Is this the silver bullet everyone’s been waiting for? Or just pie in the sky? Is capturing and storing carbon dioxide the technology breakthrough to cut greenhouse gas emissions without getting in the way of economic growth and industry’s “addiction” to fossil fuels? Or is it just a “greenwash” — a token gesture by some of the utilities responsible for so much of the world’s CO2 to try to persuade an increasingly green public that the great emitters are doing something to fight climate change?

Those are the questions that were hurled at Vattenfall executives on Tuesday when the Swedish-based utility opened the world’s first CCS plant in a small town south of Berlin called Schwarze Pumpe. The company believes it will be economically feasible before long to capture carbon, liquify it, and store it permanently on a large scale underground. This is only a small pilot plant producing enough power for a town of 20,000. But if it works, Vattenfall plans to build two conventional power plants 10 times larger in Germany and Denmark by 2015 and from 2020 they hope CCS will be a viable option for large-scale industrial use.

Proud as Vattenfall CEO Lars Josefsson and other executives from one of Europe’s largest utilities were at the inauguration of the 30-megawatt lignite-burning plant on Tuesday that cost 70 million euros and removes 95 percent of the CO2 emissions, they were nevertheless pummeled by journalists from across Europe wanting to know about the economics of it (and were told they’re not bad but could be better), whether they have the permits to store the CO2 underground (not yet but expected soon) and whether it was just more “greenwash” (a definite no).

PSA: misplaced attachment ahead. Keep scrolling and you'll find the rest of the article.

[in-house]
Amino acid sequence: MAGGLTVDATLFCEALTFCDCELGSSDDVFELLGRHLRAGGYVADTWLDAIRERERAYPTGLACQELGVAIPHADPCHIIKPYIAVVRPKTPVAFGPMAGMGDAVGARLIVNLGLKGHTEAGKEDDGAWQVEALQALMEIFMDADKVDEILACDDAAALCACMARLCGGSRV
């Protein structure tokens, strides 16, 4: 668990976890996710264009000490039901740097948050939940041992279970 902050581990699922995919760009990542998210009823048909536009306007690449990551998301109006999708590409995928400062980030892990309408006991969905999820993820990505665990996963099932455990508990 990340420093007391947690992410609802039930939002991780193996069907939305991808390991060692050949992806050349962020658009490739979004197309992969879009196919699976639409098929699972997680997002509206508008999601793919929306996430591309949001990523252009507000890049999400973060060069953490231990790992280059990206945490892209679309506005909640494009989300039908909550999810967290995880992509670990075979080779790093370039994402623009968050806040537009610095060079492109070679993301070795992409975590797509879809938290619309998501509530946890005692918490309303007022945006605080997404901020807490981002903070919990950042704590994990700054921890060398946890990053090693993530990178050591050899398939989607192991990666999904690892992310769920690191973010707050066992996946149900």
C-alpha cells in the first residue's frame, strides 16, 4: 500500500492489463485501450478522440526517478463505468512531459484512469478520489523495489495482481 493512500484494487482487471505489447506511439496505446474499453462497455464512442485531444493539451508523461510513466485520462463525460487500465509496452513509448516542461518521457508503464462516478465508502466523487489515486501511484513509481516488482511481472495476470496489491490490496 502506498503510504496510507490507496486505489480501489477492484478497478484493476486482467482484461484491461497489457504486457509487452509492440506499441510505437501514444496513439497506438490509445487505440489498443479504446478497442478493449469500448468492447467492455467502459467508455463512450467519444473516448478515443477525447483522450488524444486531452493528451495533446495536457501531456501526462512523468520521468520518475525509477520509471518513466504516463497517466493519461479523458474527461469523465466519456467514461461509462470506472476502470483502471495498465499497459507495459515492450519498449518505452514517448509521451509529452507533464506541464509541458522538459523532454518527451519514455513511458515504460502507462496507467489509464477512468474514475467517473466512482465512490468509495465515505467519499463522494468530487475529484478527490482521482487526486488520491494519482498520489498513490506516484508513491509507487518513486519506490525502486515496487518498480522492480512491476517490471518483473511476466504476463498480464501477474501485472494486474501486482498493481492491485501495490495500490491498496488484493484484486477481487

Carbon is intense

Stuart Gaffin is a climate researcher at Columbia University  and is a regular contributor with his blog “Exhausted Earth”. ThomsonReuters is not responsible for the content – the views are the author’s alone.

U.S. President George W. Bush walks through the colonnade from the Oval Office to make remarks on the climate at the White House in Washington, April 16, 2008. REUTERS/Jim Young (UNITED STATES)On April 16 President Bush gave a speech laying out a new United States climate policy goal – stabilizing US emissions by the year 2025.

During the course of this speech the President reported as progress a previous goal he had announced in 2002: that the “carbon intensity” of the US economy under his administration has been declining at the rate of about 18% per decade — the rate he targeted in 2002. Carbon intensity is the amount of carbon emitted by US fossil fuel combustion per dollar of US economic output.

  •